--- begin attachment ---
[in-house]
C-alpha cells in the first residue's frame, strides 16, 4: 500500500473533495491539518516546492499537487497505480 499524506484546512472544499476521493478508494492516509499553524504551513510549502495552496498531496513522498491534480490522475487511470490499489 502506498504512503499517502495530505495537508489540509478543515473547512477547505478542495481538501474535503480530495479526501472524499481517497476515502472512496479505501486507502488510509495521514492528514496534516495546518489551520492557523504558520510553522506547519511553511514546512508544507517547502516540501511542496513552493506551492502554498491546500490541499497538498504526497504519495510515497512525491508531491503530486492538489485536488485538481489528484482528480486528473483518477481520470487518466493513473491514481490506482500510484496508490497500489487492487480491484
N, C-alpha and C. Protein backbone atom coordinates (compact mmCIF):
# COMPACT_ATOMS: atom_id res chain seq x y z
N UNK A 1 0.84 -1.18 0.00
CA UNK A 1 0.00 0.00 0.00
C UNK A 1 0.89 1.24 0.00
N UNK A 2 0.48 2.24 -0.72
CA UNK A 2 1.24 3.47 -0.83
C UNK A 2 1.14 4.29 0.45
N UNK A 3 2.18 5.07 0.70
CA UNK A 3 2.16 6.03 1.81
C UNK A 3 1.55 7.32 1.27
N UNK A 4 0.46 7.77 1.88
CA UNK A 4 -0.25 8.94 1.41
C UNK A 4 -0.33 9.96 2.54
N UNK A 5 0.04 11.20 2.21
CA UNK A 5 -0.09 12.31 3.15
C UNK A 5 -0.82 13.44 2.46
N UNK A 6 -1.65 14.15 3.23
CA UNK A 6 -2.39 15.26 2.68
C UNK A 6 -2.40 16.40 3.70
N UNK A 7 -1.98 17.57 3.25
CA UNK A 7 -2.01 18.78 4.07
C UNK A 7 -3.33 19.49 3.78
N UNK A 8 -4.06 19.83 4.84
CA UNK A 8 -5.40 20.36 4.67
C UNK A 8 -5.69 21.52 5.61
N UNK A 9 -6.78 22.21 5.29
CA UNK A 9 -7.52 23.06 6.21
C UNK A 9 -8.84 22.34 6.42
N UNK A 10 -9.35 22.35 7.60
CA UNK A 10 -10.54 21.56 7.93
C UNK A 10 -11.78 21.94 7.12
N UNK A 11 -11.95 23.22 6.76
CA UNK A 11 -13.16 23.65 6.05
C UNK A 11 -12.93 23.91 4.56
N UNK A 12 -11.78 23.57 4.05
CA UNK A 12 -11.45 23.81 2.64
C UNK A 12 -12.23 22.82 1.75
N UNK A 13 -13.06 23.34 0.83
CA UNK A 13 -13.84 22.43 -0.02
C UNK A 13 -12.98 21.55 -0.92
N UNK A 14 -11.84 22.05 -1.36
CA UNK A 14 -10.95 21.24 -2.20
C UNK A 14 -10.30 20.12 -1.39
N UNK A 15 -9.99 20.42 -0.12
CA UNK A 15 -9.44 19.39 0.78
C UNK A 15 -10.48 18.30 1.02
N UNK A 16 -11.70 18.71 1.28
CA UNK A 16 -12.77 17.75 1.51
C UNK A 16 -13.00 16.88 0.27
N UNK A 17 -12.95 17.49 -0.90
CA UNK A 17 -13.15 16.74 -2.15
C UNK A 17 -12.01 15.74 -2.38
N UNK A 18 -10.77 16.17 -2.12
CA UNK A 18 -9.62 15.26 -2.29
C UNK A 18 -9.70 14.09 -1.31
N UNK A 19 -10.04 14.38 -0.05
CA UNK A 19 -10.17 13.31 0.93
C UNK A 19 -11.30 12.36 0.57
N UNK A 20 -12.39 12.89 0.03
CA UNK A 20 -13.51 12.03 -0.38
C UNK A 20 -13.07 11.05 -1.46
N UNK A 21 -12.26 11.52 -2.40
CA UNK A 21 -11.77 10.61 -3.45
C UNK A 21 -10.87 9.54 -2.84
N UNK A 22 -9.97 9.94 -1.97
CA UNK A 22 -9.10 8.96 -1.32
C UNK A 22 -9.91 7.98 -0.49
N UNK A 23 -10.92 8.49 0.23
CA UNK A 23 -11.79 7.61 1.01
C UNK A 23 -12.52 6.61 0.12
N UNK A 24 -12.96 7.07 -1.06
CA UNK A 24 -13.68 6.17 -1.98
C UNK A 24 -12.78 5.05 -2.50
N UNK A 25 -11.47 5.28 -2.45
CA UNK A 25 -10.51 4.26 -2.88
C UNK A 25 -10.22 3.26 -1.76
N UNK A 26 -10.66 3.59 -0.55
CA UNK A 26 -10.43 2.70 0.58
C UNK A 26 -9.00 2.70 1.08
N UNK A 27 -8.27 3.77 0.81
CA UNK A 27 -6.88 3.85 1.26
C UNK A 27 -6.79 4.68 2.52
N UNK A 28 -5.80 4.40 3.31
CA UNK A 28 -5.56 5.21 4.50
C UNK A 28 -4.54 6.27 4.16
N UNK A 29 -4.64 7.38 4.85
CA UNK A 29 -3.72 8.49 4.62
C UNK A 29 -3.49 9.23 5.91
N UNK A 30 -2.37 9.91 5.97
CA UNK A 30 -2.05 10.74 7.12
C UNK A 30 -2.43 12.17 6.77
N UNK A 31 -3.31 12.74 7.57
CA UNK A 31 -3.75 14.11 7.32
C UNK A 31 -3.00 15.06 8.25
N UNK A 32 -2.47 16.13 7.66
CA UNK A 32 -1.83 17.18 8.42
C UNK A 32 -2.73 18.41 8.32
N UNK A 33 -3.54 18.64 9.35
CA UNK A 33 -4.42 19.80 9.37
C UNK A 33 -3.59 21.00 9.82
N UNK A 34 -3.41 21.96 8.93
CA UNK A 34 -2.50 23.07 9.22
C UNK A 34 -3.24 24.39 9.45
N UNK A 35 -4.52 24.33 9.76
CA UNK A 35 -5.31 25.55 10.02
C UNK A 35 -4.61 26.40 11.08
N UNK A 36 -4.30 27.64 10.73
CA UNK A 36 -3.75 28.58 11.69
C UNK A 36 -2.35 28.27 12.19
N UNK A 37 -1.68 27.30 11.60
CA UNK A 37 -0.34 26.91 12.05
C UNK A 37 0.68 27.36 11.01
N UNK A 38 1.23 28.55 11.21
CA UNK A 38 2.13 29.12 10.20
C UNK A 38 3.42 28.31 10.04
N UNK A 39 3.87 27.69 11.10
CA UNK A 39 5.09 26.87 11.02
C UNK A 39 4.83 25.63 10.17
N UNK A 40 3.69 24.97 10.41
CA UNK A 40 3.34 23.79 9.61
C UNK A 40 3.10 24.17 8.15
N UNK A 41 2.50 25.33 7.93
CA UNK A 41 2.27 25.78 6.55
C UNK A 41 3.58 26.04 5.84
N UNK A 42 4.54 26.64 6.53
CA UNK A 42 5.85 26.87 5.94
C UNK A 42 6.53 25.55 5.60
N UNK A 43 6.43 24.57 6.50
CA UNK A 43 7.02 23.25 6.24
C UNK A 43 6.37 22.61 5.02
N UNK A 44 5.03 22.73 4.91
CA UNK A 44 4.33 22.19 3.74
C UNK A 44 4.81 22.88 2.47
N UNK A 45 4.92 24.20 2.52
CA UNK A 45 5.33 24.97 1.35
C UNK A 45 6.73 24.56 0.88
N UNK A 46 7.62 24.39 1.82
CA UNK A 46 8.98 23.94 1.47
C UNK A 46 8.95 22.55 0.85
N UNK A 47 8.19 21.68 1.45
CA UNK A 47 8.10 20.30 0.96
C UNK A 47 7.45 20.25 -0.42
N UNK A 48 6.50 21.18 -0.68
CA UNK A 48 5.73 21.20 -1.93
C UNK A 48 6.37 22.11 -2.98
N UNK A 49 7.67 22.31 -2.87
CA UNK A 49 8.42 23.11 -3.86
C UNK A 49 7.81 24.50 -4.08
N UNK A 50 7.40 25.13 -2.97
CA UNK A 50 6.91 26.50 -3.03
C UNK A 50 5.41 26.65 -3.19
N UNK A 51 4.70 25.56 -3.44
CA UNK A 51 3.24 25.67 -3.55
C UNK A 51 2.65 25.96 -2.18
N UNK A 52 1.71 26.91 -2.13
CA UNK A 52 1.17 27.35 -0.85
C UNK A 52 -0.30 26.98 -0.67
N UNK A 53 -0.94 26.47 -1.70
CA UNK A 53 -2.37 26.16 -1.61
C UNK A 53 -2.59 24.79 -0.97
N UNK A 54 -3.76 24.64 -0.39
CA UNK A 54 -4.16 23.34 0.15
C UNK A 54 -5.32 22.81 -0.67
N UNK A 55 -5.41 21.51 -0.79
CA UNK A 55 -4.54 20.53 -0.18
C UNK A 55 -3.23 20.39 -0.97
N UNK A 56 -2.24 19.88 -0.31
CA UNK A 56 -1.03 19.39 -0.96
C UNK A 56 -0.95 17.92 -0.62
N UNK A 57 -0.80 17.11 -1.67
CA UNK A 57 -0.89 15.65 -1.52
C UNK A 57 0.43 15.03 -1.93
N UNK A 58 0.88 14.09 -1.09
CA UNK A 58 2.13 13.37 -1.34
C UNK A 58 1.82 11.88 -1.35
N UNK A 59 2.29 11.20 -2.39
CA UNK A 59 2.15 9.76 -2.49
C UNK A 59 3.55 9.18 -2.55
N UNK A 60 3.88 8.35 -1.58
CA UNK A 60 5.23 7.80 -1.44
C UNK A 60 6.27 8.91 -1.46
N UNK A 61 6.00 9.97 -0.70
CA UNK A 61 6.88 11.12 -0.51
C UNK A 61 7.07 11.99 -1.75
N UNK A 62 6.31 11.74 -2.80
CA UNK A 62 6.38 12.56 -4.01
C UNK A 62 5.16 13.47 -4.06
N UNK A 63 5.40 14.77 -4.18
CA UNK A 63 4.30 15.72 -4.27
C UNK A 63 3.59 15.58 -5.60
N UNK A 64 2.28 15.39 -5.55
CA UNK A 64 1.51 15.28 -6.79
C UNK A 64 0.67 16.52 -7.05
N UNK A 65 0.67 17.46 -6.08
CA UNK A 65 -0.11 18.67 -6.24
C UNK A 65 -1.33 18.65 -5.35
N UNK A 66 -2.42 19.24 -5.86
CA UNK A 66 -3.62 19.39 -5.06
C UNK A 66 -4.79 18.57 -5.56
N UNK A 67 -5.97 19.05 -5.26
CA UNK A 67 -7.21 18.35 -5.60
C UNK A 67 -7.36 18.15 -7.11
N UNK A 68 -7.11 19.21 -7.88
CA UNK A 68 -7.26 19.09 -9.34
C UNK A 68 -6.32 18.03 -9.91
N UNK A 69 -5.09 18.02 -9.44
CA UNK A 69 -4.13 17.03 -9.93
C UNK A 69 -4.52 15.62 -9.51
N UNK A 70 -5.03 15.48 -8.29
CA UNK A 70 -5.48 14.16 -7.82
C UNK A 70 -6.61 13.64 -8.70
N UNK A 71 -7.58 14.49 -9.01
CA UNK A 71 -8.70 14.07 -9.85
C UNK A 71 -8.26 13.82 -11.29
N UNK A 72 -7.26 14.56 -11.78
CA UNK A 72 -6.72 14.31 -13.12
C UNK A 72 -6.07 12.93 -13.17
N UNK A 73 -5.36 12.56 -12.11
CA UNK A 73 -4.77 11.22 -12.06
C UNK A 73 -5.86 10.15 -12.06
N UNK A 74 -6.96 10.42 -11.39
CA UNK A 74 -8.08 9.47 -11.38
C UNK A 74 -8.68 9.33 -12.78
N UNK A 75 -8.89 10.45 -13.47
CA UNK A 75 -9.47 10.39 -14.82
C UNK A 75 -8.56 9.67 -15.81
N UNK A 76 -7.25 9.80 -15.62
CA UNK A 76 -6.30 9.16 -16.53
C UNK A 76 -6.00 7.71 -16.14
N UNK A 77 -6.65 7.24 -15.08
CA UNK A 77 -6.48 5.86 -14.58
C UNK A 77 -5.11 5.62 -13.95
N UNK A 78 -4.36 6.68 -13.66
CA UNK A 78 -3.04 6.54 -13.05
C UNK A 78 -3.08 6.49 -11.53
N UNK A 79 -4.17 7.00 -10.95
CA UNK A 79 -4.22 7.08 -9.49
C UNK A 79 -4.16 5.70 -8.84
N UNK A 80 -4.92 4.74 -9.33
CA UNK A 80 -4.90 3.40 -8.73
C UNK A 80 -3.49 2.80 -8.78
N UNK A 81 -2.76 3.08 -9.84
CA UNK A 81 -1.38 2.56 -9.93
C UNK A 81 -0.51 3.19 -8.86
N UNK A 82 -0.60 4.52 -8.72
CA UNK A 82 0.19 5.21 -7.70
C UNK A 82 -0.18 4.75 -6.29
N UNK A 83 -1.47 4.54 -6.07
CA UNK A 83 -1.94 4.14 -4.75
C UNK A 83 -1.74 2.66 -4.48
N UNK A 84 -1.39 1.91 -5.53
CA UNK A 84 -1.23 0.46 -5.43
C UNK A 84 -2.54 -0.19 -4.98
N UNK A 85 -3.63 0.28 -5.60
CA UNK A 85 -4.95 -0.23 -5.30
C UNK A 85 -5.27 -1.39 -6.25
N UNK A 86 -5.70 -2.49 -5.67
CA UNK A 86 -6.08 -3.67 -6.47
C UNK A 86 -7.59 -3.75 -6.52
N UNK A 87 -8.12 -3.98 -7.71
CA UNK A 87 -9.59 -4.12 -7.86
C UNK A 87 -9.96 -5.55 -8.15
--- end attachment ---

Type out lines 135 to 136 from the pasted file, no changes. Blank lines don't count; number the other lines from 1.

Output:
CA UNK A 44 4.33 22.19 3.74
C UNK A 44 4.81 22.88 2.47